On my way to work, I walked by a restaurant with a sign posted, “Due to the recession, we were forced to close our business.”
Who else out there is tired of everyone whining and using the recession as the scapegoat?
The restaurant was called ‘Medicine.’ Maybe they were forced to close because of very bad branding? Who wants to go to a place where the food tastes like medicine? Maybe they had a bad business model, a bad marketing program, bad management. Possibly? You think? No, of course not. It’s obviously the recession’s fault. Just blame it on the recession.
Then there are the unemployed, whining because they got laid off. Maybe you were an underperformer? Quite possibly? No one thinks to question their performance, scratching their heads, “I have no idea why I got laid off. It’s so not fair!” Maybe because you suck?!
I’ve been there. In 2001, I was working for a startup. It was on financial life support. The company wasn’t making any money. We weren’t closing any deals. And everyone was making really good money. Hmmmm, how long can a company afford to pay high salaries without making a profit! I got laid off in the second or third round of layoffs. I knew my skills weren’t critical. There were other peers who performed better.
I was lucky. I saw the writing on the wall and knew I was destined to walk the technology plank. I took action and applied to business school when layoffs started. A few weeks after I was laid off, I got accepted to b-school. It worked for me because I planned it that way.
But I know for a fact that if the plan hadn’t worked, I would have pounded the pavement for a job. With the exception of two friends who were laid off, I don’t see anyone else pounding the pavement. And hence…their situation.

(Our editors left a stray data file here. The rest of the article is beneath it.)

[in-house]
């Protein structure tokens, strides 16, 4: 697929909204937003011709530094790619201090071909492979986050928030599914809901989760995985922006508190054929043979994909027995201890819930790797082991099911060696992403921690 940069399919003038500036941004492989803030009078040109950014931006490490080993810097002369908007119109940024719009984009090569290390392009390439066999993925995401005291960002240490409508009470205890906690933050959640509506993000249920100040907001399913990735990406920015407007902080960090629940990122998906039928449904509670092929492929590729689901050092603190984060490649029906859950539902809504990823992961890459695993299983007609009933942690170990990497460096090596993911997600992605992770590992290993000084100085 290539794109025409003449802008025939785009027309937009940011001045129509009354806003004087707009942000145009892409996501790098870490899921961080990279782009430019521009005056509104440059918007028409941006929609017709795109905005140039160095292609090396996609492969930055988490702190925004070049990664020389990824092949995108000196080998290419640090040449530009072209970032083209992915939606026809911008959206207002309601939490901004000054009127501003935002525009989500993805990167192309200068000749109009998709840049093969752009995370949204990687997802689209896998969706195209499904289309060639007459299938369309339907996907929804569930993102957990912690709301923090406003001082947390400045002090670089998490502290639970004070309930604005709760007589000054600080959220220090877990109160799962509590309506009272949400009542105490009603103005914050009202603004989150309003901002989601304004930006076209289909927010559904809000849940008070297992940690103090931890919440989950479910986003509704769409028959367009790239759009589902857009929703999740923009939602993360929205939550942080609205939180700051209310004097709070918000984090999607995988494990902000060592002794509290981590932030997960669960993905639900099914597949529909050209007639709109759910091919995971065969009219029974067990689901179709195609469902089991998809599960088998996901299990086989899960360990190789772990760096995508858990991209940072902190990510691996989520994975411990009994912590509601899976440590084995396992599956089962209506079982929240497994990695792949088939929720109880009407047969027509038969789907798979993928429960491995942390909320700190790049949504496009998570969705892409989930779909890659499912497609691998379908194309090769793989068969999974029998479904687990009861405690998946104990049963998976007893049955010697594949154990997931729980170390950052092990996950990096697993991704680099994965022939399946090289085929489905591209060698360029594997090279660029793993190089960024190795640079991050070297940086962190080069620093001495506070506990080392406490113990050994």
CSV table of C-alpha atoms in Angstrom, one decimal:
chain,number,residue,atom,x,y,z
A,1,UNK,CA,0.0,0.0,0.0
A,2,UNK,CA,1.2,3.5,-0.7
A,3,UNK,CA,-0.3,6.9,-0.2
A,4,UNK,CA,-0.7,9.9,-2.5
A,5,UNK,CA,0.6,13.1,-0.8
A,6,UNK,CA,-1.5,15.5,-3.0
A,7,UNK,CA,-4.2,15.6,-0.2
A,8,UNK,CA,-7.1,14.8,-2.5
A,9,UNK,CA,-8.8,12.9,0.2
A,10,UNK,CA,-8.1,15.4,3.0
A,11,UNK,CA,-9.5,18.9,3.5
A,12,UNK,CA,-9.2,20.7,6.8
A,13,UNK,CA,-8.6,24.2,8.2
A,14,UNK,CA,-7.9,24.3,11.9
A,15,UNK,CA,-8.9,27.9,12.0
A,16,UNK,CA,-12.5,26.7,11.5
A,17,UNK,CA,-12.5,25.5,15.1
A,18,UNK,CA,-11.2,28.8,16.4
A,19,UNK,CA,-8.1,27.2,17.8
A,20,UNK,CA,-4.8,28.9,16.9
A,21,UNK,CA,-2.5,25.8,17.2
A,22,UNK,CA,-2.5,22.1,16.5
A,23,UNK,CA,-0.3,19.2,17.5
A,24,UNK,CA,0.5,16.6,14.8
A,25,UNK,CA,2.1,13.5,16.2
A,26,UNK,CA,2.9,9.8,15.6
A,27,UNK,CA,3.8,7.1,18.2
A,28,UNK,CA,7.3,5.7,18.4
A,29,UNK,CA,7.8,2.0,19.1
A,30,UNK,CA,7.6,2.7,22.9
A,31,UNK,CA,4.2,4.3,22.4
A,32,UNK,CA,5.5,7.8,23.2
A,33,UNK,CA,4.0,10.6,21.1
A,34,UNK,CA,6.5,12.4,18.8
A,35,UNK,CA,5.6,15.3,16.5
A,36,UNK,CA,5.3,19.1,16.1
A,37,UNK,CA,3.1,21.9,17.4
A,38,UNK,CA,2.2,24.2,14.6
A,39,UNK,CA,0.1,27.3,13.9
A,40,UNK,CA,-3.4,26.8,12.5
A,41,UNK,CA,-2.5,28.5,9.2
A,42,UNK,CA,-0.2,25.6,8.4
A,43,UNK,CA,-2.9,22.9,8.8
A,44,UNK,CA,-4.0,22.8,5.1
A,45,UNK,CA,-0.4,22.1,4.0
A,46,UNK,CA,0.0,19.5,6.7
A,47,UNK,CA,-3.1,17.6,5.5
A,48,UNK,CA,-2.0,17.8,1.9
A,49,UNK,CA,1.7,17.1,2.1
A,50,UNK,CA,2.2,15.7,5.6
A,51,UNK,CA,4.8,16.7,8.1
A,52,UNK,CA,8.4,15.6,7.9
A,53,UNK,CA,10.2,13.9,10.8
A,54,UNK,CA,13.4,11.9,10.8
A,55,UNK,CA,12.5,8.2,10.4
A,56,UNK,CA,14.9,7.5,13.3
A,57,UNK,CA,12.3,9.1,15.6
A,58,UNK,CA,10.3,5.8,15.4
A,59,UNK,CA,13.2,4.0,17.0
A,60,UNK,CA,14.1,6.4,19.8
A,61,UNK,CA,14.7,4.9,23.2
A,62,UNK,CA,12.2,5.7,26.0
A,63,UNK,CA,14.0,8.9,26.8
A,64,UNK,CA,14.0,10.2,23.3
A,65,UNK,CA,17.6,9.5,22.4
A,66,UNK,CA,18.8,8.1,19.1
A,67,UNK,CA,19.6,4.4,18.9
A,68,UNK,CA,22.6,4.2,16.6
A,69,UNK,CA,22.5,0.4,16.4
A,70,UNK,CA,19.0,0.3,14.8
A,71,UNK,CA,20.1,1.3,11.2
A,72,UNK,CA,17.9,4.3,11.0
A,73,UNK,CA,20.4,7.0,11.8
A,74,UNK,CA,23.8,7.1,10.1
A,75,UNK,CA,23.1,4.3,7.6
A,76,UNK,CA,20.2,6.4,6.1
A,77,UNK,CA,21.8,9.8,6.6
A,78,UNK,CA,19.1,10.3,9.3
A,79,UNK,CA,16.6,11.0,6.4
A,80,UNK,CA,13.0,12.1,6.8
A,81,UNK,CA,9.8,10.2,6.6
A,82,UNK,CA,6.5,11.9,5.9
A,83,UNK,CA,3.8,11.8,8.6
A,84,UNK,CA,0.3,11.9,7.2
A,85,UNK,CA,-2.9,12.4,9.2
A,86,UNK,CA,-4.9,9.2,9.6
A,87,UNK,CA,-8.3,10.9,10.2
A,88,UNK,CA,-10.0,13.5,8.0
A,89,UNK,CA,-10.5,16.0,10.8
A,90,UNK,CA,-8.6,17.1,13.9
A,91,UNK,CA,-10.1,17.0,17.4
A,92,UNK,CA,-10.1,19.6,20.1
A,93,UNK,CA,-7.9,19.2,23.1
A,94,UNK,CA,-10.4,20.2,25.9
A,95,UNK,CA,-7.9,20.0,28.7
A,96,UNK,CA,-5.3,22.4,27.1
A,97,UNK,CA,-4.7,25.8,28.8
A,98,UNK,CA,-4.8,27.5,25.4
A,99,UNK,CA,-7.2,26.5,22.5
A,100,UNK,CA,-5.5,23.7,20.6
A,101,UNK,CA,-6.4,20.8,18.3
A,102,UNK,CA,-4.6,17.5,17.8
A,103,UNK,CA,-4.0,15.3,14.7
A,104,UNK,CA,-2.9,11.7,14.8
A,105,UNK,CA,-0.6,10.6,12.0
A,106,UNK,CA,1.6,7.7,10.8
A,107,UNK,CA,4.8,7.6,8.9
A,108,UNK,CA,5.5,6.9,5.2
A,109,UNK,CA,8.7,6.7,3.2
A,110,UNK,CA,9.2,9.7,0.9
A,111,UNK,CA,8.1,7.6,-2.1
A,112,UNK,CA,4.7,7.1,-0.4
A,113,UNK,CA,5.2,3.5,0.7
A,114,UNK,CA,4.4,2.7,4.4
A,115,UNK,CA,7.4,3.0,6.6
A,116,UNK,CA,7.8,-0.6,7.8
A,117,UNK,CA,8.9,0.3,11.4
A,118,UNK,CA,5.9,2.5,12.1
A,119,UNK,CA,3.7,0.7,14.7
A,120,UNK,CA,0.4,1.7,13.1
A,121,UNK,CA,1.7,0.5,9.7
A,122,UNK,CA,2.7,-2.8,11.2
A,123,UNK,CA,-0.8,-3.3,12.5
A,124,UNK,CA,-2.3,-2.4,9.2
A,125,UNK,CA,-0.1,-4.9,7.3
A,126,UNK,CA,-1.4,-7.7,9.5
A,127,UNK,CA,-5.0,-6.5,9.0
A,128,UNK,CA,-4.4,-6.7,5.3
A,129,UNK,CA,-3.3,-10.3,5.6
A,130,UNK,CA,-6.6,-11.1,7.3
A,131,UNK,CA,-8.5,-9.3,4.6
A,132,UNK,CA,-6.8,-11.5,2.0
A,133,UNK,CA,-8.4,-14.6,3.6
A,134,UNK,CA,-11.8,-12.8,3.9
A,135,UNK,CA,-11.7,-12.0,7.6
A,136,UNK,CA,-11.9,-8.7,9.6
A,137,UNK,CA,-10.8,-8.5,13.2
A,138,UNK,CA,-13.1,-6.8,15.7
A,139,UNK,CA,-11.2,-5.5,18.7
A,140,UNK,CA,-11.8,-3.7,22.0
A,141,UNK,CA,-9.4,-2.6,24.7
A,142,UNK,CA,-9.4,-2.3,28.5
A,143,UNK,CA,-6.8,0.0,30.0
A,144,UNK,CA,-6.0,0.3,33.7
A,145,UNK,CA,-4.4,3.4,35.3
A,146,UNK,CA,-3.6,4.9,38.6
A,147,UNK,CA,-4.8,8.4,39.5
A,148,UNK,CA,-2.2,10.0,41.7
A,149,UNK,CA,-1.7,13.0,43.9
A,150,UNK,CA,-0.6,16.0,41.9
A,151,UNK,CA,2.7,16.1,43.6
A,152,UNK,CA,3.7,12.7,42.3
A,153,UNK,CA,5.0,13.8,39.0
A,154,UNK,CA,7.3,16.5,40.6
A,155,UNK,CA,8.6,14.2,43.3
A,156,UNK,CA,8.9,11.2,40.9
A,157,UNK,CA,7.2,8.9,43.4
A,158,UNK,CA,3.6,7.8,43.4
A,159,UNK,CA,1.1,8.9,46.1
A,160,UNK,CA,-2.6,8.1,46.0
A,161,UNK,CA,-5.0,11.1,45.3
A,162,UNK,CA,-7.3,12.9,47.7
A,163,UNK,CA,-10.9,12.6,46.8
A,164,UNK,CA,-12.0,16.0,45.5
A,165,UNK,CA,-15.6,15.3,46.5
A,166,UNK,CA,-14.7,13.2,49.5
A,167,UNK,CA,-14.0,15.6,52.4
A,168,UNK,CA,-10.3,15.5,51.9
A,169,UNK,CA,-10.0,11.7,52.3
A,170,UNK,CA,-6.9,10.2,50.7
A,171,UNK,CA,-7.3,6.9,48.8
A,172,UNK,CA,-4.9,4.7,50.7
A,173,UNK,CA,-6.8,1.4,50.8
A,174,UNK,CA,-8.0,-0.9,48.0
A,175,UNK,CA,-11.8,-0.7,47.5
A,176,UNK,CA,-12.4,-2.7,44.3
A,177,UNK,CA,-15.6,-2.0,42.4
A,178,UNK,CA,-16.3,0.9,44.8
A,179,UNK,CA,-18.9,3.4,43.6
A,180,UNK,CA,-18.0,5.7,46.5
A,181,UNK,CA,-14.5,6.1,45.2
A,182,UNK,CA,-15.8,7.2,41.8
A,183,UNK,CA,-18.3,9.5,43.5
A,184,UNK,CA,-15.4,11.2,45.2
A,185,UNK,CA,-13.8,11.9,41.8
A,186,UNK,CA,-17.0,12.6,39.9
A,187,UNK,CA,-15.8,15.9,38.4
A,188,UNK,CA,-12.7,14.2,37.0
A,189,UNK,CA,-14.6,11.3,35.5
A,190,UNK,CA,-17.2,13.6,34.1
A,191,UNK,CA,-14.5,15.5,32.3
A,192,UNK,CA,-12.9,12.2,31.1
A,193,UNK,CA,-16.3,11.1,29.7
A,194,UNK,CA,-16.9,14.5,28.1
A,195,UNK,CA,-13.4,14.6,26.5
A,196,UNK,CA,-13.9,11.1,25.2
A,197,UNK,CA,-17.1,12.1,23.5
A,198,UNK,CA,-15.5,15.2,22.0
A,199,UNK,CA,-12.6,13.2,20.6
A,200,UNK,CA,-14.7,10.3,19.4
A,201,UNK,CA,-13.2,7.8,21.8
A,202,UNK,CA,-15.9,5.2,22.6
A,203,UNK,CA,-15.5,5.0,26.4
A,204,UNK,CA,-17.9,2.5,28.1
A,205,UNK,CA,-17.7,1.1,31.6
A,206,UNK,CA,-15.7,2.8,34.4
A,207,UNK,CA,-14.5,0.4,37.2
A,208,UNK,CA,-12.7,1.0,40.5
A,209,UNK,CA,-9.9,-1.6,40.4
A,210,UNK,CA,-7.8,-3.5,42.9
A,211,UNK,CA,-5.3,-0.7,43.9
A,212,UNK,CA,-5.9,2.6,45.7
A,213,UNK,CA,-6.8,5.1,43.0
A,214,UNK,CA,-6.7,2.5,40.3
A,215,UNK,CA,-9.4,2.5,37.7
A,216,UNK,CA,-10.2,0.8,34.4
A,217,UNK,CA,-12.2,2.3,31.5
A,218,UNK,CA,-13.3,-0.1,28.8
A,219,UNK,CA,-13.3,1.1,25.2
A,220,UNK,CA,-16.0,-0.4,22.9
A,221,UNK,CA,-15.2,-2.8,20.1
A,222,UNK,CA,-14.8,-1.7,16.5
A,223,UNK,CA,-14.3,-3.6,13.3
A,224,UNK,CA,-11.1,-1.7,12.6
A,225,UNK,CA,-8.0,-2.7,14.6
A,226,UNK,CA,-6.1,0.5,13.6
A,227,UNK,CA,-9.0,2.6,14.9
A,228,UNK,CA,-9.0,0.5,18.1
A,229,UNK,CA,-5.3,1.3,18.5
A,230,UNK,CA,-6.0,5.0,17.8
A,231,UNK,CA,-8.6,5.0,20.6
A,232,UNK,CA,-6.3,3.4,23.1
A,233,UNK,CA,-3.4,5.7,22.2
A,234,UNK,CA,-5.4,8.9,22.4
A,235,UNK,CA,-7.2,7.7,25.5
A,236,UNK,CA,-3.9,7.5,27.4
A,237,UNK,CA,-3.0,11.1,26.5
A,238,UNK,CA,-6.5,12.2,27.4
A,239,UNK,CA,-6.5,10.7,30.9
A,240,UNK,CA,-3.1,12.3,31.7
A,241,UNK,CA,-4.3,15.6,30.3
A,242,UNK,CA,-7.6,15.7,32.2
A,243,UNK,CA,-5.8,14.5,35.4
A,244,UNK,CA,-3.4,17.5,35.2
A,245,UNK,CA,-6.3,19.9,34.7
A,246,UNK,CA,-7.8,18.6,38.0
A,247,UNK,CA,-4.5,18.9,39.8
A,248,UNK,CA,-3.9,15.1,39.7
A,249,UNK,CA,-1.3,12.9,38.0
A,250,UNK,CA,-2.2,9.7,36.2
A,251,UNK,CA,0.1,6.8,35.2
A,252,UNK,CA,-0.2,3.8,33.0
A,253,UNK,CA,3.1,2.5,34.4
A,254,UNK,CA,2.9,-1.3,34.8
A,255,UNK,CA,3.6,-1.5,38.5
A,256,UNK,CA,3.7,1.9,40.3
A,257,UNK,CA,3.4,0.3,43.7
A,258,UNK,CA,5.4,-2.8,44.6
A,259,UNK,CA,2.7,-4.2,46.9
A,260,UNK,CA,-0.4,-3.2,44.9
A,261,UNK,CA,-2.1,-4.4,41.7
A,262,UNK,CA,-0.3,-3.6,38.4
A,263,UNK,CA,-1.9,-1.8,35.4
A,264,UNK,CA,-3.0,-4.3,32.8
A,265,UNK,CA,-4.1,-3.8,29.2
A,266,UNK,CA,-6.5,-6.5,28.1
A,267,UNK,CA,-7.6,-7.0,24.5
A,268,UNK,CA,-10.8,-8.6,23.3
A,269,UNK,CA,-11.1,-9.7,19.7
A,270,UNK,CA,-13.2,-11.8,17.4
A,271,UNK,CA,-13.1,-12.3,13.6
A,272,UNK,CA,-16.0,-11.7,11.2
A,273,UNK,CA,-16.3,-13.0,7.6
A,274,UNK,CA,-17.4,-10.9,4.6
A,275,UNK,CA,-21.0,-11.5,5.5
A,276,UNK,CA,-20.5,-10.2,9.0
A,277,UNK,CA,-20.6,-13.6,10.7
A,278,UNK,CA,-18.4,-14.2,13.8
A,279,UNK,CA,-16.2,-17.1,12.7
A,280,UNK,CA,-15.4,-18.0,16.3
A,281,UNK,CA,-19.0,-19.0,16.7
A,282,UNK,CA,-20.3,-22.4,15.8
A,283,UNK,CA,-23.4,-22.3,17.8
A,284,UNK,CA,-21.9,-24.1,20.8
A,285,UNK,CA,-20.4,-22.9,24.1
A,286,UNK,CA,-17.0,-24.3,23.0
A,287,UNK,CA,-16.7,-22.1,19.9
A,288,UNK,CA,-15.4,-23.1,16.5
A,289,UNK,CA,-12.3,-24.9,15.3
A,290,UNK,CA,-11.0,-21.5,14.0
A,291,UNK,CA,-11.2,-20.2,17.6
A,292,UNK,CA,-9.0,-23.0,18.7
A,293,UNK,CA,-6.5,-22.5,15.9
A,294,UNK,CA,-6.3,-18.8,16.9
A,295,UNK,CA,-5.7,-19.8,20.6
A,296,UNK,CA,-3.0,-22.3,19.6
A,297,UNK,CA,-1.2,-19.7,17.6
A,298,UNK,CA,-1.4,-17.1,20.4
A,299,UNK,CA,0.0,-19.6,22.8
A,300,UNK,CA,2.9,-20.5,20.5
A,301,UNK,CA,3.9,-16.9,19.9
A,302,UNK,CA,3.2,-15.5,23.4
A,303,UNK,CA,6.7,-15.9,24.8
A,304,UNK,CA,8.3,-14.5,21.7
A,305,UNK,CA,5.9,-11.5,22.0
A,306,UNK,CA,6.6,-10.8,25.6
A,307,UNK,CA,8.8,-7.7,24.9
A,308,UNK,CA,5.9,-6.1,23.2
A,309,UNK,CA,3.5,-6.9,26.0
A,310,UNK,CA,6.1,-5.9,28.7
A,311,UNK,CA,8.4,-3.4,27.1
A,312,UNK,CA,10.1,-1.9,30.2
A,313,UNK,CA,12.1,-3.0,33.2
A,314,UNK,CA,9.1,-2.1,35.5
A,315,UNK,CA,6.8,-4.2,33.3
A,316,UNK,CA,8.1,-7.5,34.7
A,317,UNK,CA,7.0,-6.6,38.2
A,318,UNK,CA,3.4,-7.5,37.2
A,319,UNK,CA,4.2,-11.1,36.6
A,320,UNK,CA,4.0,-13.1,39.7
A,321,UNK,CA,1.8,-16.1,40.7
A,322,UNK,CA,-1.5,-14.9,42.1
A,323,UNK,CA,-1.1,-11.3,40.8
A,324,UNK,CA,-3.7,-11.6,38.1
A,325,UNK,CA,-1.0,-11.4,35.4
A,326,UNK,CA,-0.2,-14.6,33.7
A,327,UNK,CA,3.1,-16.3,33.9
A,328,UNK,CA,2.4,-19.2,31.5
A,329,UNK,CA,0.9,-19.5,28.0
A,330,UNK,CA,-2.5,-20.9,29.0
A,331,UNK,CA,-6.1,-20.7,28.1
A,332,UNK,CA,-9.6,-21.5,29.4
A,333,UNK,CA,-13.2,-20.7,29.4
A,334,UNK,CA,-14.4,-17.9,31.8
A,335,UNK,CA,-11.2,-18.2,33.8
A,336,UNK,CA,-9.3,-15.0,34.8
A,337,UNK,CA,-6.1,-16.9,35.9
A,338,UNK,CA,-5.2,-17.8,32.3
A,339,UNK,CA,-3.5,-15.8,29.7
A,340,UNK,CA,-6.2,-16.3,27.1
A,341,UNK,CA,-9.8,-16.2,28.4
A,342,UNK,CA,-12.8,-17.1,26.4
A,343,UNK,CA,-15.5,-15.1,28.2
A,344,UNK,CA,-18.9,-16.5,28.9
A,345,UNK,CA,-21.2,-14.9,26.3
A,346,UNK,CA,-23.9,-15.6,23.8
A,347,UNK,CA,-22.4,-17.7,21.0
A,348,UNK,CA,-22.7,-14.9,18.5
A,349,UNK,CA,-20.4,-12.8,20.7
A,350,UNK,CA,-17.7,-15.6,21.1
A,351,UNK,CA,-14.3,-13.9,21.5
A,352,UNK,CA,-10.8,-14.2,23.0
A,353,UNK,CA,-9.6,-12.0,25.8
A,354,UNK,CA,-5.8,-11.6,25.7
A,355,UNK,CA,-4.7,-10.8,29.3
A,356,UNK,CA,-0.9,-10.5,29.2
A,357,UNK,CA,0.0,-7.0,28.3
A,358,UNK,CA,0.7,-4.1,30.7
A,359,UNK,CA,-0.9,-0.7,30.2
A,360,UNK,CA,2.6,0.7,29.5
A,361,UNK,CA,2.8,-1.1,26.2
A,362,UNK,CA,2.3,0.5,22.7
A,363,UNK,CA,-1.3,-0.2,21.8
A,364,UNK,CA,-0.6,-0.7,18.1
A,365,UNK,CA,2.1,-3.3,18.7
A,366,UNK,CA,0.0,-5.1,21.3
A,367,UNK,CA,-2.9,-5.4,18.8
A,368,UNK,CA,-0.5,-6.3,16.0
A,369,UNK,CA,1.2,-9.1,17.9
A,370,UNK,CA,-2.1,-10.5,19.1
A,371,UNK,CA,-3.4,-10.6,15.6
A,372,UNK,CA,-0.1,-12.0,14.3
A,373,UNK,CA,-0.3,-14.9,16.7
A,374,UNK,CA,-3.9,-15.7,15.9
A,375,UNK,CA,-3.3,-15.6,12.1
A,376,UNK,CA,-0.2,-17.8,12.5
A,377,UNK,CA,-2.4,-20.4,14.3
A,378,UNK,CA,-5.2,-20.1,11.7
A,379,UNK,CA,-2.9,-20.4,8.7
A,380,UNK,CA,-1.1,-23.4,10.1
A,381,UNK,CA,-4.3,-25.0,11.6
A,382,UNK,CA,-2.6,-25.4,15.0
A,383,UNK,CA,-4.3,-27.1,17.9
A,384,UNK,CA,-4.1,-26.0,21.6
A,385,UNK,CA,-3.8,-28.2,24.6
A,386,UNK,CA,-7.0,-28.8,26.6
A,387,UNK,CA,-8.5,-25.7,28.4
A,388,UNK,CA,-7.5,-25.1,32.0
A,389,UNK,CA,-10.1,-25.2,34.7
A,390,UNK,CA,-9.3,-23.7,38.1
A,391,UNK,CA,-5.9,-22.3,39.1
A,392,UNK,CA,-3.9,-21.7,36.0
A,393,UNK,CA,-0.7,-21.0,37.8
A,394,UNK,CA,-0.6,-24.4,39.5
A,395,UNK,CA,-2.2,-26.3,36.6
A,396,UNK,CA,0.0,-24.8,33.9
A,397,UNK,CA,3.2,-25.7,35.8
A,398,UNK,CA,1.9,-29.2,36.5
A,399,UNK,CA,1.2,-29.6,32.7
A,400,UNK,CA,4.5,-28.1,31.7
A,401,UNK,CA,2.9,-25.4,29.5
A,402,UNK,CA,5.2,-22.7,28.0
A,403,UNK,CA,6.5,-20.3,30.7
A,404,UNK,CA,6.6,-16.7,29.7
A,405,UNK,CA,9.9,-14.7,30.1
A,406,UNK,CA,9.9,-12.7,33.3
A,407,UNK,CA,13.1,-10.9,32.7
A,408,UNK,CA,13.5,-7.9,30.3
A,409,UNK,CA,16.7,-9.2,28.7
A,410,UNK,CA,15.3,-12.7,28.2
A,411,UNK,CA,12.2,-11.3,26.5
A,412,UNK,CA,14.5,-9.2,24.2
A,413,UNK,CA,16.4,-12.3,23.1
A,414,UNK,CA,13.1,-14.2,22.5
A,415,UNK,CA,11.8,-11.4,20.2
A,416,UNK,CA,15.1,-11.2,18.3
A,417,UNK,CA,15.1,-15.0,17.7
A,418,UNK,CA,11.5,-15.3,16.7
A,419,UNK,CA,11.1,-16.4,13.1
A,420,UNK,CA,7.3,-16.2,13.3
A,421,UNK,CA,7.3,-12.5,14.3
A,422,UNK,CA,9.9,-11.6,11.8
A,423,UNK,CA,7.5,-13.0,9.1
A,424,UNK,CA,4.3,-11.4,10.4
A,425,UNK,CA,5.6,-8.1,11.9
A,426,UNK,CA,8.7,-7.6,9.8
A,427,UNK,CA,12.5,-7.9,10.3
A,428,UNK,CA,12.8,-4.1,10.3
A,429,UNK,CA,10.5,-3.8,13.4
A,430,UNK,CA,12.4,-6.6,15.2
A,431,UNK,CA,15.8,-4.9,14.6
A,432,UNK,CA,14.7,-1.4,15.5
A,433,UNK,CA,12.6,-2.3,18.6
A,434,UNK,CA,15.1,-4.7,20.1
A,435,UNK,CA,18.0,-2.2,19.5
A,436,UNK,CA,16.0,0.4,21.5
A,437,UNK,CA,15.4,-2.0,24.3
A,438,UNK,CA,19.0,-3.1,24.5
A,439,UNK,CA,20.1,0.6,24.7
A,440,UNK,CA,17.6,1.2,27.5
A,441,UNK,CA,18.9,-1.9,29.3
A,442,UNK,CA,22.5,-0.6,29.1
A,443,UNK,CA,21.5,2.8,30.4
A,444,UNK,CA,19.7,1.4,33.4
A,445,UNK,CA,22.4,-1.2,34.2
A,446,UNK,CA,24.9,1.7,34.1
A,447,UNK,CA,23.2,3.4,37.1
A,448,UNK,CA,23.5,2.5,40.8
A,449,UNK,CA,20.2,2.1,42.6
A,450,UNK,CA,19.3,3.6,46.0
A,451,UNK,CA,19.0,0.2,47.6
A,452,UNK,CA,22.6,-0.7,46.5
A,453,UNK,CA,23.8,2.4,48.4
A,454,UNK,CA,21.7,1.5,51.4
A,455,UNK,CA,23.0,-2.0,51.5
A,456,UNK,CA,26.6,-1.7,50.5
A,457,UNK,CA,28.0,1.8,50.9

I blogged about this story previously, but it is worth repeating here.
Last night before the movie, I went to one of the food kiosks at the Metreon. While waiting for my food, a man walked in bundled up in a sweatshirt and baseball cap; his hands were stuffed in his pockets. He was speaking Spanish. I don’t know Spanish or understand it which is a horrible thing as a California girl. I hate to admit it. But I was able to piece together what he was saying. He wanted a job and he’d been walking throughout the Metreon asking managers if they were hiring. The cashier told him they were not. He insisted he speak to the manager. The manager came out and chatted with him in Spanish. “I’m sorry sir, we do not have a kitchen here. We’re not hiring and even if we were, we don’t hire cooks. We heat up the food.” The man looking for a job kept asking questions, did the manager know of anything, could the manager talk to anyone at the Metreon? Anything at all? While nothing came of the conversation, I felt so proud of that immigrant. What persistence! That is what makes America truly great: people from all walks of life who are ready and willing to work hard and seek out those opportunities.
Take responsibility, people. Own up to your situation and make the necessary changes. Stop making excuses lest we all wear signs on our backs, “Due to every single excuse I can think of, this is the life that I lead.”